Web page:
The frontispiece of Rhino's gorgeous, book-bound four-CD set "Love Is the Song We Sing: San Francisco Nuggets 1965-1970" ($64.98) might be the closest thing rock music has to the famous 1958 photograph commonly known as "A Great Day in Harlem," when 57 of the great jazz musicians of the era gathered for a group portrait.
Taken by Jim Marshall, the Rhino shot depicts the members of the Grateful Dead, Quicksilver Message Service, Jefferson Airplane, Big Brother & the Holding Company beneath a tree in Golden Gate Park. Near the center, where they belong, are Big Brother's Janis Joplin and the Airplane's Grace Slick, the vocalists who would be dubbed "the fire and the ice" of what would soon be known as the San Francisco Sound.
Standing out, though, are the Charlatans, duded up in vintage cowboy and city-slicker gear, the only band here that most people have never heard of.
The Charlatans' music - which mixed jug band, Western swing and music hall with rock `n' roll in what could be described a precursor of Americana - never reached many ears outside the Bay Area. That puts them in the company of bands like the Mystery Trend, the Stained Glass and the Family Tree, all of whom are represented on this collection.
Never miss a local story.
More than a few compilations have been released this year to commemorate the 40th anniversary of the year that thousands of American youth descended on San Francisco to get their hippie on, and when millions more turned on, figuratively or literally, to what was being called psychedelic music.
As "Love Is the Sing We Sing" makes clear, not all of the music that grew out of the greatest geographical scene in rock history - surpassing Memphis and Liverpool in quantity and stylistic influence - was suitable for freaking out to. But taken together, it is a piece of not just time and place, but of an attitude of freedom, rebellion and celebration - when each of those aspirations could be expressed in a single lyric line or guitar solo.
The 77-track set, which has been assembled chronologically, opens with what is often called the anthem of the era; "Let's Get Together," as performed and recorded in 1964 by its author, Dino Valenti, who allegedly sold the publishing rights to raise bail after one of his multiple drug busts. His version reappears in its 1969 hit version by the Youngbloods.
Like most of the other songs on Disc 1, subtitled "Seismic Rumbles, " it is pure folk-rock, although the term had yet to be coined.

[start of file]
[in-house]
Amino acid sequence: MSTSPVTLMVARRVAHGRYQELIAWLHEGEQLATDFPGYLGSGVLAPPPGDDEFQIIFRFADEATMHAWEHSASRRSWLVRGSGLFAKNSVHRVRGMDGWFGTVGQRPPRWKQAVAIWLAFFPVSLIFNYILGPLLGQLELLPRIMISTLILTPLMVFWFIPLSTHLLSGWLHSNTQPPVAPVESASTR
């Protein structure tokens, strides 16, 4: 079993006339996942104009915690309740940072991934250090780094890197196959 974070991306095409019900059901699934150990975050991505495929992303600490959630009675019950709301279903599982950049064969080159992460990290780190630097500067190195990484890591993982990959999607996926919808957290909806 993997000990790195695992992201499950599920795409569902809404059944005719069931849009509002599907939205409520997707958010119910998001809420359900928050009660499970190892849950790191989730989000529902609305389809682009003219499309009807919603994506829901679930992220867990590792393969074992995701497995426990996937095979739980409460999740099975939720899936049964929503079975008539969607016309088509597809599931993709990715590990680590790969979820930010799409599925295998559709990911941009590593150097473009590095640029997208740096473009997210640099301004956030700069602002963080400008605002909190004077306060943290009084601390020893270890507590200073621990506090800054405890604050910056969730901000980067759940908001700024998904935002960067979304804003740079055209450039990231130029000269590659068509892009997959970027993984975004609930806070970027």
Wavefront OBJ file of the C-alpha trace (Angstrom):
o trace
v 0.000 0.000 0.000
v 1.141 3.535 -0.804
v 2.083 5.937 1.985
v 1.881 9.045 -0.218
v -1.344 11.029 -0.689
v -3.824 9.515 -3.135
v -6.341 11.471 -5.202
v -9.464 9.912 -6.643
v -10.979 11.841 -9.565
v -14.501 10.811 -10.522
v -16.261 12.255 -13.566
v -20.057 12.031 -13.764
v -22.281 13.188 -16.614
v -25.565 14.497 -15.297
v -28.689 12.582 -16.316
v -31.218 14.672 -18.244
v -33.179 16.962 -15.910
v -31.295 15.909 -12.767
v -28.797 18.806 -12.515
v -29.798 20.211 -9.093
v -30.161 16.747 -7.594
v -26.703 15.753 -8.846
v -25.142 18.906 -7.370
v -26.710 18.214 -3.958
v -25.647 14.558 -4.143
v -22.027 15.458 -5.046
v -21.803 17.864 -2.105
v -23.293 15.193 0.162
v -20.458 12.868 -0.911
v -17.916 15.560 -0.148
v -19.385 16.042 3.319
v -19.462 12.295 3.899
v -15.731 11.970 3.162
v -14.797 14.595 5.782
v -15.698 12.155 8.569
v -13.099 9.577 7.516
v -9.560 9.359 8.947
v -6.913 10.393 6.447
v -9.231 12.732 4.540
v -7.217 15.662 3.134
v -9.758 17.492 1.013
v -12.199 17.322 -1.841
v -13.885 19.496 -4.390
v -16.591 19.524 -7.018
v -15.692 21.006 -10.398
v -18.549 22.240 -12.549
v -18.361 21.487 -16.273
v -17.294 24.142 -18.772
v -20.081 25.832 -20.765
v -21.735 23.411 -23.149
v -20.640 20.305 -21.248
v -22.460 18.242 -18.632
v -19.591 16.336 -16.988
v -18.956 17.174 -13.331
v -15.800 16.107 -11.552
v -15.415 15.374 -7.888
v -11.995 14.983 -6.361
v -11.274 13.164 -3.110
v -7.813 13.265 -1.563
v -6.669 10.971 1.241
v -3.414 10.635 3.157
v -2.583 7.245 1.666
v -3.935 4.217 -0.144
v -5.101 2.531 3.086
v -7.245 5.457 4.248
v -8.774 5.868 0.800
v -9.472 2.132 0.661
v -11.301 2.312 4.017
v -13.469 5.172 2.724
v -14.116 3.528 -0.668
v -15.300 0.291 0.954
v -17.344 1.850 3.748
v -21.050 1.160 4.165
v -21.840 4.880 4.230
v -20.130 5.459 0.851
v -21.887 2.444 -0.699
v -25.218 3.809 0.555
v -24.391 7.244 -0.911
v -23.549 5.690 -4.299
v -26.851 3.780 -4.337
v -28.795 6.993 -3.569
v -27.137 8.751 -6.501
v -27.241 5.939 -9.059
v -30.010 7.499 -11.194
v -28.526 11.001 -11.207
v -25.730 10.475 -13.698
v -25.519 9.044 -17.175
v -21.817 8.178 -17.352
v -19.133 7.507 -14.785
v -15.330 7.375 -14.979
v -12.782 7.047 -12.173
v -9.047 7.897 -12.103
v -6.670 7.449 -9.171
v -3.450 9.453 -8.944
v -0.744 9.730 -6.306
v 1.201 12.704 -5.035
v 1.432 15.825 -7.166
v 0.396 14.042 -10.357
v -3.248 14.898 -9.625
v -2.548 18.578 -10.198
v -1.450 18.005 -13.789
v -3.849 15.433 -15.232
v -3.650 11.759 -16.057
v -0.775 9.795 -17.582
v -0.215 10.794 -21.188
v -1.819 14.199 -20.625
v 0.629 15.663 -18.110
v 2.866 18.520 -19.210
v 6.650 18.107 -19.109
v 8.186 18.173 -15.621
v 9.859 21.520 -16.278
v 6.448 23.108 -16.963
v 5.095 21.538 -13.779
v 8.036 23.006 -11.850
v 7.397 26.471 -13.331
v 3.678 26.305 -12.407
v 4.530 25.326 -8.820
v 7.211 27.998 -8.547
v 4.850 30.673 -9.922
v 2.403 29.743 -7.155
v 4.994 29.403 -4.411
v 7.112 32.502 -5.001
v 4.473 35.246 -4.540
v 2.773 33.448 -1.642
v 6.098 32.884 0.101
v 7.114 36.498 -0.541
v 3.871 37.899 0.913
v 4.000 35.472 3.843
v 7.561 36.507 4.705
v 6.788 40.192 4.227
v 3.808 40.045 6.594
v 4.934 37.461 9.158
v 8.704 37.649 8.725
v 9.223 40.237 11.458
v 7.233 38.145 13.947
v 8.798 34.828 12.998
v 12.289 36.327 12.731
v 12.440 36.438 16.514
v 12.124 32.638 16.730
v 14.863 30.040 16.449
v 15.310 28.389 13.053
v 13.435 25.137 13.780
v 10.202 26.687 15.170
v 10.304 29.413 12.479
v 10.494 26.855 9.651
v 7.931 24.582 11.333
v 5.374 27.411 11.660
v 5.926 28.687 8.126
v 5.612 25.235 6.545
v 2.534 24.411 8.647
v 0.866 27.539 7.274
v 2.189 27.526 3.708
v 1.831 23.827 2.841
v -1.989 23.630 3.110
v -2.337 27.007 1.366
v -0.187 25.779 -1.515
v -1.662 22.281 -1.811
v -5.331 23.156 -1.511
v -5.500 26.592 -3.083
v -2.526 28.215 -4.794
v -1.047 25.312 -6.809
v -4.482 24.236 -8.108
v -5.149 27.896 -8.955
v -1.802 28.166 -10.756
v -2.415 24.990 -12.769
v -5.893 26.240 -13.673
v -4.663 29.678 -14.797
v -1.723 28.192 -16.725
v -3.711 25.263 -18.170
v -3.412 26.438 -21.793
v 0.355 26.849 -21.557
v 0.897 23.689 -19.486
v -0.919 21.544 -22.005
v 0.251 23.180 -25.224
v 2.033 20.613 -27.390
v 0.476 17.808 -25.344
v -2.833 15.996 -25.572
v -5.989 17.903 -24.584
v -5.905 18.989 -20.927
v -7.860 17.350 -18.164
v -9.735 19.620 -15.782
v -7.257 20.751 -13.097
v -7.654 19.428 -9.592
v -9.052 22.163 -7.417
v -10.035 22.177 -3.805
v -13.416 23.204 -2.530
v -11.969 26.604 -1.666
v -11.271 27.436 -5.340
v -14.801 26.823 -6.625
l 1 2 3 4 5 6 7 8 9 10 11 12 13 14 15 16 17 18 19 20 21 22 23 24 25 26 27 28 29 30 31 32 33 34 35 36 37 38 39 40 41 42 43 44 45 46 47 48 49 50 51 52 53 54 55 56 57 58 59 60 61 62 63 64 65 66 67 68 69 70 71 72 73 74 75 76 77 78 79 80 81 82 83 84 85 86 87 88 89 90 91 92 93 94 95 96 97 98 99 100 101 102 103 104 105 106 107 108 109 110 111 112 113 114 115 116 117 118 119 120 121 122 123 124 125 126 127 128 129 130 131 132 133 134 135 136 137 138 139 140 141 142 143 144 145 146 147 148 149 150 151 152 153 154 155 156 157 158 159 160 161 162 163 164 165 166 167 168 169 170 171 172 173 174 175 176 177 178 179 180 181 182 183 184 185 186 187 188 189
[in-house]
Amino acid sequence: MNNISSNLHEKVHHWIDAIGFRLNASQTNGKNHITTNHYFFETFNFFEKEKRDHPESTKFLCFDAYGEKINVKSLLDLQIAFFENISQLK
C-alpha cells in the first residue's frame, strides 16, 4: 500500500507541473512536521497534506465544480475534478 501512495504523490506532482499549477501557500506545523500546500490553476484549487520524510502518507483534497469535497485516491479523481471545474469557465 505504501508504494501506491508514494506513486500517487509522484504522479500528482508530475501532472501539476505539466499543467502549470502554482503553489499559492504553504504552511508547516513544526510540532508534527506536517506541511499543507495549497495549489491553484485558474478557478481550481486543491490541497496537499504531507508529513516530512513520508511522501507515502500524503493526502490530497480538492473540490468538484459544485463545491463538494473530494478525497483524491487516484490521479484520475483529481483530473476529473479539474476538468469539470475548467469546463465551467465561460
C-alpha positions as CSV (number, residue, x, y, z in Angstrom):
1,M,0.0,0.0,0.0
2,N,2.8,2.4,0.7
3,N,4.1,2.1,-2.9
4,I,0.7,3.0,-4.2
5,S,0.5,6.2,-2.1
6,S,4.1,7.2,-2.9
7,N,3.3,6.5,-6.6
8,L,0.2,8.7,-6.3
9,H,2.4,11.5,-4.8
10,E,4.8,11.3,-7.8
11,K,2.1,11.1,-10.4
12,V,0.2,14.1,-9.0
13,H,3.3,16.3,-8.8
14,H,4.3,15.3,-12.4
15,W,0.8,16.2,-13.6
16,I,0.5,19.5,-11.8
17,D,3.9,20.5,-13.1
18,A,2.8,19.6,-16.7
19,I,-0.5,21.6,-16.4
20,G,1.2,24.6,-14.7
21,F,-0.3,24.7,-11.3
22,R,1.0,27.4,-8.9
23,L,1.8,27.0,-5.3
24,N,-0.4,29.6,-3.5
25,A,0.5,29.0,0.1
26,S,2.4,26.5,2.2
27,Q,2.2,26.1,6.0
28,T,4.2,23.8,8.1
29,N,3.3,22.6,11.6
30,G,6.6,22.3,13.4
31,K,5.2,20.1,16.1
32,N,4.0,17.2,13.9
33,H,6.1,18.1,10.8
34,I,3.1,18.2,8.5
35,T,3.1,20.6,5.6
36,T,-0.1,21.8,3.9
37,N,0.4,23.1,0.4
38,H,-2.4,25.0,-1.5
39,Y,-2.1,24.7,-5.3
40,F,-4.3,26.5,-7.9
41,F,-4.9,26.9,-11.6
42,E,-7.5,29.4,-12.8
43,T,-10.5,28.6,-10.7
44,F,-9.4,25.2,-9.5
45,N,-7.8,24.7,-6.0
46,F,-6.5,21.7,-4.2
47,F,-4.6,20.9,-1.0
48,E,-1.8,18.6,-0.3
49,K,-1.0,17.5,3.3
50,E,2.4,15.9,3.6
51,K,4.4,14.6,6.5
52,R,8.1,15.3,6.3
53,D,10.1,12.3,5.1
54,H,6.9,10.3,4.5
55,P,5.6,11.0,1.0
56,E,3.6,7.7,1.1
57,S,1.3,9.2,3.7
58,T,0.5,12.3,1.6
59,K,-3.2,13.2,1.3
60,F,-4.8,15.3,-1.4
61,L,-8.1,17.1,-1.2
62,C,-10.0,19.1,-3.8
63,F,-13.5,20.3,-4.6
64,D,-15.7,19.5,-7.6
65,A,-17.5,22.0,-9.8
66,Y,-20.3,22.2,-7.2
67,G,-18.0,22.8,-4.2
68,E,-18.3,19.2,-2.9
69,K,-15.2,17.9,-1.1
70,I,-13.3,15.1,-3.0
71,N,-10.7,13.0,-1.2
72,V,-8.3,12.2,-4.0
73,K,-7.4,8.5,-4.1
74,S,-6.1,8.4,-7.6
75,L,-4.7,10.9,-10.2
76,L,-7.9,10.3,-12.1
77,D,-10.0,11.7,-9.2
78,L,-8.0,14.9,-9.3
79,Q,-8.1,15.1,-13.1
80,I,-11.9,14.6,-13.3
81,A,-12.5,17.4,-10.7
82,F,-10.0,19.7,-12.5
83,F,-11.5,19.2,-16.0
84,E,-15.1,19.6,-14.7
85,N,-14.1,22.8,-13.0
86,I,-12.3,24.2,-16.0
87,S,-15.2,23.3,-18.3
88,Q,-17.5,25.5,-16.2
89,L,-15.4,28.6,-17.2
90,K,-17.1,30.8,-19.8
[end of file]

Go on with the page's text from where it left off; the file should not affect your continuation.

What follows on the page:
The 12-string jangle and sweet harmonies of folk-rock supplied the foundation of the sound, recalled here in recordings from one-hit wonders like the Mojo Men and the Vejtables as well as in early offerings by the Airplane, who had some local success in 1966 with "It's No Secret," sung by original vocalist Signe Anderson.
But the same year, the Great Society, recorded "Somebody to Love," a song that addressed love as a righteous requisite for social reform, personally and collectively.
Society singer Grace Slick took that song with her when she replaced Anderson in the Airplane, and the brace of that and the band's following single, "White Rabbit," put San Francisco on the charts. It announced the agenda to the outside world: Feed your head, and your spirit will follow.
Along with endorsing illegal substances, they also paved the way for FM underground radio, where the improvised soloing of the Dead (cerebral but funky) was often heard back-to-back with the jazz of John Coltrane and ragas by Ravi Shankar, the only classical musician to appear at 1967's touchstone Monterey Pop Festival, which was the end of the beginning or the beginning of the end, depending on which side of Haight-Ashbury you scored on.
Like the other volumes in Rhino's beautifully annotated "Nuggets" series, this one leans heavier on the songs you never heard on the radio, or the songs you've never heard at all. This is likely to be the only place you'll rediscover forgotten gems by the Loading Zone and the People, or be reminded that Moby Grape's first album was as great as anything ever released by Buffalo Springfield.
And if hearing these songs again or for the first time makes you feel like you want to smile on your brother, well, that won't hurt either.